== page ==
I am excited to share the latest paper with Prof. Alexander Lipton.

https://papers.ssrn.com/sol3/papers.cfm?abstract_id=4035813

We find the semi-analytical solution to one of the unsolved problems in Quantitative Finance, which is to compute survival probabilities and barrier option values for two-dimensional correlated dynamics of stock returns and stochastic volatility of returns.

An analytical solution to such a problem does not appear feasible because the valuation equation is asymmetric in the log-price variable when the correlation between returns and the volatility of returns is non-zero. In the case of zero correlation, an analytic closed-form solution is achievable involving a numerical integration in the Fourier space.

In this article, we combine one-dimensional Monte Carlo simulations and the semi-analytical one-dimensional heat potential method (MHP) to design an efficient technique for pricing barrier options on assets with correlated stochastic volatility. Our approach to barrier options valuation utilizes two loops. First, we run the outer loop by generating volatility paths via the Monte Carlo method. Second, we condition the price dynamics on a given volatility path and apply the method of heat potentials to solve the conditional problem in closed-form in the inner loop. Next, we illustrate the accuracy and efficacy of our semi-analytical approach by comparing it with the two-dimensional Monte Carlo simulation and a hybrid method, which combines the finite-difference technique for the inner loop and the Monte Carlo simulation for the outer loop. Finally, we apply our method to compute state probabilities (Green function), survival probabilities, and the value of call options with barriers.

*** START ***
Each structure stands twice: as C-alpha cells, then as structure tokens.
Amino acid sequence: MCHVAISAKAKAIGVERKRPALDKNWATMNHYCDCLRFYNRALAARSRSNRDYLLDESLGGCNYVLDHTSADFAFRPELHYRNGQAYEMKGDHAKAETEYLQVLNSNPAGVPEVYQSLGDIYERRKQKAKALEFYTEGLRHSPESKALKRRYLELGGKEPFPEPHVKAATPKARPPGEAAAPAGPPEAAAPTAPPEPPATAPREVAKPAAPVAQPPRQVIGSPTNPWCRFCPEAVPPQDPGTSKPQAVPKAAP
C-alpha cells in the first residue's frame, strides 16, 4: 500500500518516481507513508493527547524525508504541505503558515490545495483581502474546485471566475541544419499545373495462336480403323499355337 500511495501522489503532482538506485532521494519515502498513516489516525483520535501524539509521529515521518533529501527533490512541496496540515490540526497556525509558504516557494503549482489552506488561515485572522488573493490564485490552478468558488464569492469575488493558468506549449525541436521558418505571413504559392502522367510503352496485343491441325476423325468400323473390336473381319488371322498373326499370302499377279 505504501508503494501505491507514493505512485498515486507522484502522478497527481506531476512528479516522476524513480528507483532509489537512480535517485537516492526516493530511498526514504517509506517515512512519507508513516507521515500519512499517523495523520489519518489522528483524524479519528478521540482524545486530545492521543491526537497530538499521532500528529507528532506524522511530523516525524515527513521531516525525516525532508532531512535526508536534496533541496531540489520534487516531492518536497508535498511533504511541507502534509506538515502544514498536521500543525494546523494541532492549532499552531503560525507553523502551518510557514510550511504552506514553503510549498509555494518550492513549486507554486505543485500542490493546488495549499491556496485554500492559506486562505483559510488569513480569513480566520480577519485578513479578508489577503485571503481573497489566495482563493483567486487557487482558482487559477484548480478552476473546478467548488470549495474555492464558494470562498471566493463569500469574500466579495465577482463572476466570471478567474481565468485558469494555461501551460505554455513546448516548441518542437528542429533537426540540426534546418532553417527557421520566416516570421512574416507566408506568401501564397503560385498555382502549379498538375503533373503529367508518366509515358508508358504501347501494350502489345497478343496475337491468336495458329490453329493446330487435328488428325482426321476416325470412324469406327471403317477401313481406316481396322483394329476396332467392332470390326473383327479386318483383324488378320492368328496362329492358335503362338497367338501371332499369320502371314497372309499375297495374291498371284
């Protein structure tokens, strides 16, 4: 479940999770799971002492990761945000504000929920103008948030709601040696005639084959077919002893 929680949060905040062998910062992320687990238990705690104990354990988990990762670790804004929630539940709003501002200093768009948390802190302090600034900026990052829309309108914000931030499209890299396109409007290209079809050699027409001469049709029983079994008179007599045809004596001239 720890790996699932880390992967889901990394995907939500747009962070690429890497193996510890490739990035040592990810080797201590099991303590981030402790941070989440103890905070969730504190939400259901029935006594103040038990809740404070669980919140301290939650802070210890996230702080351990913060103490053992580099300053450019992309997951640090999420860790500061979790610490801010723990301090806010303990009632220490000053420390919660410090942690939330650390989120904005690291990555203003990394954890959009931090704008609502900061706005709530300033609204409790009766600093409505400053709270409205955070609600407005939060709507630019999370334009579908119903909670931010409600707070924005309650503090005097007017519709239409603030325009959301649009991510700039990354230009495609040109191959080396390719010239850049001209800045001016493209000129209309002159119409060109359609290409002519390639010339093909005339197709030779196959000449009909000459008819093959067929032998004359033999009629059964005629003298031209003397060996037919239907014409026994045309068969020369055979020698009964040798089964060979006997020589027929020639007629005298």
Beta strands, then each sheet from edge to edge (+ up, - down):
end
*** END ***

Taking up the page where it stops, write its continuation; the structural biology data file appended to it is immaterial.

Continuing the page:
As a byproduct of our analysis, we generalize Willard’s (1997) conditioning formula for valuation of path-independent options to path-dependent options. Additionally, we derive a novel expression for the joint probability density for the value of drifted Brownian motion and its running minimum or maximum in the case of time-dependent drift.

Our approach provides better accuracy and is orders of magnitude faster than the existing methods. The methodology is general and can equally efficiently manage all known stochastic volatility models. Besides, relatively simple extensions (will be described elsewhere) can also handle rough volatility models. With minimal changes, one can use the method to price popular double-no-touch options and other similar instruments.